ComCom files charges against construction companies and directors in first criminal cartel prosecution

Last week the Commerce Commission announced that it has filed criminal charges against two construction companies and two directors for alleged bid rigging of publicly funded construction contracts. This is the first time in New Zealand that a criminal prosecution will be brought for alleged cartel conduct.

The Commission claims two construction companies and their directors colluded to rig bids for infrastructure projects in Auckland. Cartel conduct became a criminal offence in 2021 and carries a penalty of up to 7 years imprisonment and/or fines of up to $500,000 for individuals, while businesses can face criminal fines equal in value to those under the civil regime.

Cartel conduct

Cartel conduct occurs where two or more business competitors agree not to compete with each other by price fixing, allocating markets or customers, or restricting the output or acquisition of goods and services.

Bid rigging is a form of cartel conduct that typically interferes with independent price setting, thereby frustrating market competition. It involves agreement or understanding between bidders about who should win the tender or who will have an unfair advantage in the tender. Bid rigging might look like potential bidders refraining from bidding, or otherwise agreeing in advance on the prices each party will bid. For example, one party might submit a tender at an inflated price to improve the other party’s chances of winning the tender. This is known as “cover pricing”.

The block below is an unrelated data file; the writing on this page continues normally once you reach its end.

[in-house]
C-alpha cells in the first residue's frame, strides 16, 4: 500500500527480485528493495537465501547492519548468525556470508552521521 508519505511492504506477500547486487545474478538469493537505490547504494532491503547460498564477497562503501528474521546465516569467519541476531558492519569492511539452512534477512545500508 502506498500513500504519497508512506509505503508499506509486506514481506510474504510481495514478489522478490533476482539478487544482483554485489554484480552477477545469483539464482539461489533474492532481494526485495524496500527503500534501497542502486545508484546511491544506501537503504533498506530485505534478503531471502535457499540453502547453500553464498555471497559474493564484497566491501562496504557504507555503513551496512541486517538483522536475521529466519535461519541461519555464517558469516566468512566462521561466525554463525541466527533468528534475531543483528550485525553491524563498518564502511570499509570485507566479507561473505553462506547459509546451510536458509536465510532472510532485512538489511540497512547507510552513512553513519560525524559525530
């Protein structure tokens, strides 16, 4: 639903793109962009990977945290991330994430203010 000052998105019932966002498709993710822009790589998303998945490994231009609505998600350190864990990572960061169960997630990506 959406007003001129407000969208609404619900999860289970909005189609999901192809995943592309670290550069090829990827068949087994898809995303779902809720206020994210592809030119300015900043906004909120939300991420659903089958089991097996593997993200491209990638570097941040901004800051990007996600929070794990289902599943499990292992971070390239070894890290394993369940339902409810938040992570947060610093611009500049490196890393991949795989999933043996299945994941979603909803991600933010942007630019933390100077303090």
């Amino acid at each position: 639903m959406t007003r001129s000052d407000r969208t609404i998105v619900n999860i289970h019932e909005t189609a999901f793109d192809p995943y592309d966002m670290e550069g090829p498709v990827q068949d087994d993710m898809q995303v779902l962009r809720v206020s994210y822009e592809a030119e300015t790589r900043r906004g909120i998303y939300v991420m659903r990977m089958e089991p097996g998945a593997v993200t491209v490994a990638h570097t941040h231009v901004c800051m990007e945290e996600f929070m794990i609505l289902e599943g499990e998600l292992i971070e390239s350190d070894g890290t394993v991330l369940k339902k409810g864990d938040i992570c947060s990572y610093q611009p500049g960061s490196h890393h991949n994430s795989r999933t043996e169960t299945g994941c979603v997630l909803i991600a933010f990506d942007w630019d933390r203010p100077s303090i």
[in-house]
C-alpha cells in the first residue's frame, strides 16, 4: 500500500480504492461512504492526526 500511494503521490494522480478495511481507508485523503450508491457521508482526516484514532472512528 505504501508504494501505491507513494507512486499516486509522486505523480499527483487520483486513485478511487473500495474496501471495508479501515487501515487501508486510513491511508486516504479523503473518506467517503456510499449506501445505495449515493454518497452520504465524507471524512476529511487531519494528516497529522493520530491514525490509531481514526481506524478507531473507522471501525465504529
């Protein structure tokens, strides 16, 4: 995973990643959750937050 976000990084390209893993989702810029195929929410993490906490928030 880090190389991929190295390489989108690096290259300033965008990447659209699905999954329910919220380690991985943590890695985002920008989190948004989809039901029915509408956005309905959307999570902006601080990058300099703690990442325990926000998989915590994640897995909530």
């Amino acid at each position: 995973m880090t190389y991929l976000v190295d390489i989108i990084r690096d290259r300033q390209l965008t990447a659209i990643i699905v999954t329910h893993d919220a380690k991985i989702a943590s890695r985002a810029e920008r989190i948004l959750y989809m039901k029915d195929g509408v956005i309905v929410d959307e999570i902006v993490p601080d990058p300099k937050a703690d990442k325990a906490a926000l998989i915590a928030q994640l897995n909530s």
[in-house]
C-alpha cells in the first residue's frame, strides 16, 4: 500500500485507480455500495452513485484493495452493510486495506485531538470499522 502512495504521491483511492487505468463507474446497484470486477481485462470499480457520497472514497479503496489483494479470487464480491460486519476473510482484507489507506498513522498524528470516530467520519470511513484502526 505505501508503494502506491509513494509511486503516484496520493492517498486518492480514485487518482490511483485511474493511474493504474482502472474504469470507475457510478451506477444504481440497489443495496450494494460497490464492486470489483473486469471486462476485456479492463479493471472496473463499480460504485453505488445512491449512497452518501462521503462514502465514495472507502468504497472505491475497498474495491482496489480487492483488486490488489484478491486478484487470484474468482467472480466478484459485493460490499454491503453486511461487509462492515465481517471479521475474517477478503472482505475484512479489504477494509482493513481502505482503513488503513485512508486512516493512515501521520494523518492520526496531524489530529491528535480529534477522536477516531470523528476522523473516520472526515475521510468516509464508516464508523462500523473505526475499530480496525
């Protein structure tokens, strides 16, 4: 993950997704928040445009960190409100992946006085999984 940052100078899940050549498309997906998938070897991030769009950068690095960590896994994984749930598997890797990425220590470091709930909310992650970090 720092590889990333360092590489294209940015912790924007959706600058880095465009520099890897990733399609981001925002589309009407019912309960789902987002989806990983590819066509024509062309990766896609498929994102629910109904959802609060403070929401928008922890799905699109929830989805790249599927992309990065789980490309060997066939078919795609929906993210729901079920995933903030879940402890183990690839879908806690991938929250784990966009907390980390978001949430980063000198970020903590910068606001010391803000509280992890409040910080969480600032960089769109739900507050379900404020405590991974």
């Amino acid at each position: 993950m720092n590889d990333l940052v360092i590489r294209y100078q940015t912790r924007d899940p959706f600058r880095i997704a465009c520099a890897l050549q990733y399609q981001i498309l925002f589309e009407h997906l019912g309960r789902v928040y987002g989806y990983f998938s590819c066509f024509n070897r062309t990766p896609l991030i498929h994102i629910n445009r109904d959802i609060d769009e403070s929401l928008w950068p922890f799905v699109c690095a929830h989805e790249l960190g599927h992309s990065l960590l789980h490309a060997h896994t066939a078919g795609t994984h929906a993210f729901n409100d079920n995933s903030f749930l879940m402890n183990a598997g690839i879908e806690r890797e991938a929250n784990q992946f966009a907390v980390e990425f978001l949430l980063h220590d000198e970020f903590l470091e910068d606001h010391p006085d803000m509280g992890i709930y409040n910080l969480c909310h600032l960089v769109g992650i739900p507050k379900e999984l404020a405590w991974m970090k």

The Commission has stated that “bid rigging of publicly funded construction contracts loads extra costs onto taxpayers and the New Zealand economy as conduct of this type undermines fair competition.” In filing these criminal proceedings, the Commission is sending a strong message to businesses that cartel conduct carries serious consequences and has made clear that cartel conduct will not be tolerated.


The Commission has a Cartel Leniency and Immunity Policy that enables it to grant immunity from prosecution to any individual or company engaged in cartel conduct where certain requirements are met. If immunity is granted, the Commerce Commission will not take civil enforcement action against companies or individuals who have engaged in cartel conduct. The Commission can also make recommendations to the Solicitor-General that individuals and/or companies cooperating with the Commission should also be granted immunity from criminal prosecution.

The Cartel Leniency and Immunity Policy is a valuable tool in assisting the Commission in its detection of cartels. Leniency can be granted to the first member of a cartel who discloses the cartel conduct (provided they meet the requirements for leniency), thereby incentivising members to come forward.

See the Commerce Commission’s media release here.

Special thanks to Summer Clerk Stella Smith for her assistance in writing this article.

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